|Short Name:||Frederick Oakeley|
|Full Name:||Oakeley, Frederick, 1802-1880|
Frederic Oakeley graduated M.A. at Oxford, and took Orders in the Church of England. He became Prebendary of Lichfield Cathedral, preacher at Whitehall, and incumbent of Margaret Chapel, London. He was active in the "Oxford Movement," and in 1845, called attention to his views for the purpose of seeing if he could continue to hold an Oxford degree, with so great a change in his opinions. The question was tried, and he was perpetually suspended unless he retracted. He then resigned his positions in the Church of England, and entered the Church of Rome, in which he became a Priest, and Canon of the diocese of Westminster. His publications are numerous, and some of them have considerable value.
--Annotations of the Hymnal, Charles Hutchins, M.A., 1872
Oakeley, Frederick, D.D., youngest son of Sir Charles Oakeley, Bart., sometime Governor of Madras, was born at Shrewsbury, Sept. 5, 1802, and educated at Christ Church, Oxford (B.A. 1824). In 1825 he gained a University prize for a Latin Essay; and in 1827 he was elected a Fellow of Balliol. Taking Holy Orders, he was a Prebendary of Lichfield Cathedral, 1832; Preacher at Whitehall, 1837; and Minister of Margaret Chapel, Margaret Street, London, 1839. In 1845 he resigned all his appointments in the Church of England, and was received into the Roman Communion. Subsequently he became a Canon of the Pro-Cathedral in the Roman Catholic ecclesiastical district of Westminster. He died January 29, 1880. Miller (Singers and Songs of the Church, 1869, p. 497), writing from information supplied to him by Canon Oakeley, says:—
”He traces the beginning of his change of view to the lectures of Dr. Charles Lloyd, Regius Professor, delivered at Oxford about the year 1827, on the 'History and Structure of the Anglican Prayer Book.' About that time a great demand arose at Oxford for Missals and Breviaries, and Canon Oakeley, sympathising with the movement, co-operated with the London booksellers in meeting that demand.....He promoted the [Oxford] movement, and continued to move with it till, in 1845, he thought it right to draw attention to his views, to gee if he could continue to hold an Oxford degree in conjunction with so great a change in opinion. The question having been raised, proceedings were taken against him in the Court of Arches, and a sentence given that he was perpetually suspended unless he retracted. He then resigned his Prebendal stall at Lichfield, and went over to the Church of Rome."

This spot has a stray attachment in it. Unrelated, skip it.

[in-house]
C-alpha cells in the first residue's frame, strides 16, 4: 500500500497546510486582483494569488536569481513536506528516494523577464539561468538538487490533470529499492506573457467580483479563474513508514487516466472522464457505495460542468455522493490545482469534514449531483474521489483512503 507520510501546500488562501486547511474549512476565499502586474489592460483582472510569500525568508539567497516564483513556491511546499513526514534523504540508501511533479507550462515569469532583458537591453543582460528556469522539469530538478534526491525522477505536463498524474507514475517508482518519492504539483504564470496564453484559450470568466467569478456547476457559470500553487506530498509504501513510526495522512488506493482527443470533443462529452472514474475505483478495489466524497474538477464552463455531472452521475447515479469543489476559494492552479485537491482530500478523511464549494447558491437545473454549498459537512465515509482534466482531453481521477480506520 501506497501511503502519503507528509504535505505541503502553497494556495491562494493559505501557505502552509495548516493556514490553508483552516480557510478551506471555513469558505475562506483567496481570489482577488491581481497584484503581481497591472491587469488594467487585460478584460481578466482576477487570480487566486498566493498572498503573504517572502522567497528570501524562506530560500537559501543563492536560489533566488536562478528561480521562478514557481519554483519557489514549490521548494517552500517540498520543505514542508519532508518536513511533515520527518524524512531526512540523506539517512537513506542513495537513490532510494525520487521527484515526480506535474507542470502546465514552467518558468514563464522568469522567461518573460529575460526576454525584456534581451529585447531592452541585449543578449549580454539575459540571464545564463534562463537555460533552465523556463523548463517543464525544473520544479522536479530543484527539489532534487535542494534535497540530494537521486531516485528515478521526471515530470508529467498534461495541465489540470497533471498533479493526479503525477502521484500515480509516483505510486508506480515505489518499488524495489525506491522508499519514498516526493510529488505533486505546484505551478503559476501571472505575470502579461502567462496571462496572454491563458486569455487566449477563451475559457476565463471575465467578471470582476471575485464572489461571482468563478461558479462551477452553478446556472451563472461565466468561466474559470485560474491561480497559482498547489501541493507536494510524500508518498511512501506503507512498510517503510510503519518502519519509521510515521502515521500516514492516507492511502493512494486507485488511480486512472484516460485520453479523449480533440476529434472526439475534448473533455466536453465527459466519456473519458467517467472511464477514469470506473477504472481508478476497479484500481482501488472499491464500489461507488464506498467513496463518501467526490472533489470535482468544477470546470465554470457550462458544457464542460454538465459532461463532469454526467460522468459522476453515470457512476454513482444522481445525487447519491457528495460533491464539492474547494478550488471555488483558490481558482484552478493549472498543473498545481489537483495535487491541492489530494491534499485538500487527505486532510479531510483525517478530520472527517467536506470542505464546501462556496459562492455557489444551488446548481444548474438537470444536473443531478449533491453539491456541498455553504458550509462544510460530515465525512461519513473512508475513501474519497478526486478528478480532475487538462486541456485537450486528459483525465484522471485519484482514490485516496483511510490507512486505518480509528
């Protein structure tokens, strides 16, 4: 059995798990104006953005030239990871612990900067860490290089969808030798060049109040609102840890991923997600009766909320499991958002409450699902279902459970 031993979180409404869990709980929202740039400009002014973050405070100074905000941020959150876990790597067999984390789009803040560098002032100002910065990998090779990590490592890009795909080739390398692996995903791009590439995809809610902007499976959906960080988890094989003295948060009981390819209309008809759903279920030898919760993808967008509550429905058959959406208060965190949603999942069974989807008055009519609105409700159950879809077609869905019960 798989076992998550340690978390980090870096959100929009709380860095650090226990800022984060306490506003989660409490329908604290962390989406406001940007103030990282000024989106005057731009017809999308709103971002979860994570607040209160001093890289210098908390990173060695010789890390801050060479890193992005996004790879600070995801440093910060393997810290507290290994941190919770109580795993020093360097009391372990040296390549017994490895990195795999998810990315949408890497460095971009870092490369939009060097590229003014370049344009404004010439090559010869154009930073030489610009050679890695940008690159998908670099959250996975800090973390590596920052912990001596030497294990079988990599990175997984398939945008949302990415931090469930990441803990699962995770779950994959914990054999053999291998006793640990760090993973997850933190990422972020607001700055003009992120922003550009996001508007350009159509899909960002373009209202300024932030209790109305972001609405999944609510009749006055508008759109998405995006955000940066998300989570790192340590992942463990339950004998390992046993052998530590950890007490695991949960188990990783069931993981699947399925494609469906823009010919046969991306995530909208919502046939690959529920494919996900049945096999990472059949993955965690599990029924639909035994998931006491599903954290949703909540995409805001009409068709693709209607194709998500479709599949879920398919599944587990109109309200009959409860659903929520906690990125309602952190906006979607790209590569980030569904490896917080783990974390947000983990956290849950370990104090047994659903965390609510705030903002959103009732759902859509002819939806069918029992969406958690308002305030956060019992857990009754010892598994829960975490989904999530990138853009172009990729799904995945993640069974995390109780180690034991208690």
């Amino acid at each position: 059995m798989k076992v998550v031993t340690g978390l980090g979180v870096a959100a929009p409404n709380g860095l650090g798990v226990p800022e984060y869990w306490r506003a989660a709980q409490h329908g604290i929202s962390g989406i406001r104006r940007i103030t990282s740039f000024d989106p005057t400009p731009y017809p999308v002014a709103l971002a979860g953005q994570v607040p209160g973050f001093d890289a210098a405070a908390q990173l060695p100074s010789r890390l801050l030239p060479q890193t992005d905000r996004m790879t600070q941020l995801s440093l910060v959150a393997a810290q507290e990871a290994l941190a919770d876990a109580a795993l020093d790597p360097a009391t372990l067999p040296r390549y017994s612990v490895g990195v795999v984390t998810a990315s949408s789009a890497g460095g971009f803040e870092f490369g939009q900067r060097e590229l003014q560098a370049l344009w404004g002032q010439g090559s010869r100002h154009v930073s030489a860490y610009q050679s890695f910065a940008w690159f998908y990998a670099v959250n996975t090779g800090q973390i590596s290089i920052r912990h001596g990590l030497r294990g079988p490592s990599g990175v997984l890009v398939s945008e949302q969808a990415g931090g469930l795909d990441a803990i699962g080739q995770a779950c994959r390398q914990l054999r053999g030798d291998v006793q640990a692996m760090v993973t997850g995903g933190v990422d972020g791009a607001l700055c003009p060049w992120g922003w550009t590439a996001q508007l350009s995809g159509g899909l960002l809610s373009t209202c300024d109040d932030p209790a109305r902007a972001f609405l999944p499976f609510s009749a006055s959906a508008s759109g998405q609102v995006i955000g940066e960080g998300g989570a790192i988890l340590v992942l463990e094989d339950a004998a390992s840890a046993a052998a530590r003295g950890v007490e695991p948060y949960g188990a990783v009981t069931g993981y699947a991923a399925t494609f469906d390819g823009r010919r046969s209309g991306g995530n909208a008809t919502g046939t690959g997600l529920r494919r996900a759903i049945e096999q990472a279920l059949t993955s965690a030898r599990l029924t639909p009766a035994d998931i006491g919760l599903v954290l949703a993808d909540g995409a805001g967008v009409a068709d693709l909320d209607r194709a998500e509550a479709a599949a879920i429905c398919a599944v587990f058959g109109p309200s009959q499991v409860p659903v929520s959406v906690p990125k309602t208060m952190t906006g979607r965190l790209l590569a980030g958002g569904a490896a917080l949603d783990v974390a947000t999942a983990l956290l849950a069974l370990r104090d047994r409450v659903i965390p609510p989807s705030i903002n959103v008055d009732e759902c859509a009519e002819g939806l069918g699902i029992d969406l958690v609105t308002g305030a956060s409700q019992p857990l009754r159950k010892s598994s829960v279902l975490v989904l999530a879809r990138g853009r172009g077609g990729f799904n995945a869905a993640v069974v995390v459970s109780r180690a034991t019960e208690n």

Canon Oakeley's poetical works included:—
(1) Devotions Commemorative of the Most Adorable Passion of Our Lord and Saviour Jesus Christ, 1842; (2) The Catholic Florist; (3) The Youthful Martyrs of Rome, a Christian Drama, 1856; (4) Lyra Liturgica; Reflections in Verse for Holy Days and Seasons, 1865.
Canon Oakeley also published several prose works, including a translation of J. M. Horst's Paradise of the Christian Soul, London, Burns, 1850. He is widely known through his translation of the “Adeste fideles.” Several of his original hymns are also in Roman Catholic collections.
--John Julian, Dictionary of Hymnology (1907)
|Texts by Frederick Oakeley (14)||As||Instances|
|هلم بنا معشر المؤمنين||Frederick Oakeley (Author)||2|
|هلموا جميعا أيا جند المسيح||Frederick Oakeley (Author)||2|
|Adeste fideles||Composite, based on Frederick Oakeley (Translator)||1|
|Alestu, fidelaj, ĝoje triumfantaj||Frederick Oakeley (At least partly based on English version by)||1|
|E hele mai oukou||Frederick Oakeley, 1802-1880 (Eng.)||3|
|God of life, and light, and motion||Frederick Oakeley (Author)||4|
|Hills of the north, rejoice||F. Oakeley (Author)||1|
|In the Lord's atoning grief||Rev. Fred. Oakeley (Author)||8|
|O come, all ye faithful, joyful and triumphant||Frederick Oakeley (Translator)||506|
|O come, let us adore him||F. Oakeley (Translator)||9|
|O sing the great apostle||Frederick Oakeley (Author)||1|
|Praise we our God with joy||Canon Oakeley (Author)||6|
|To Christ, whose cross repaired our loss||F. Oakeley (Author)||2|
|Waciŋyayapi kiŋ Ohiyayapi||Frederick Oakeley (Translator)||1|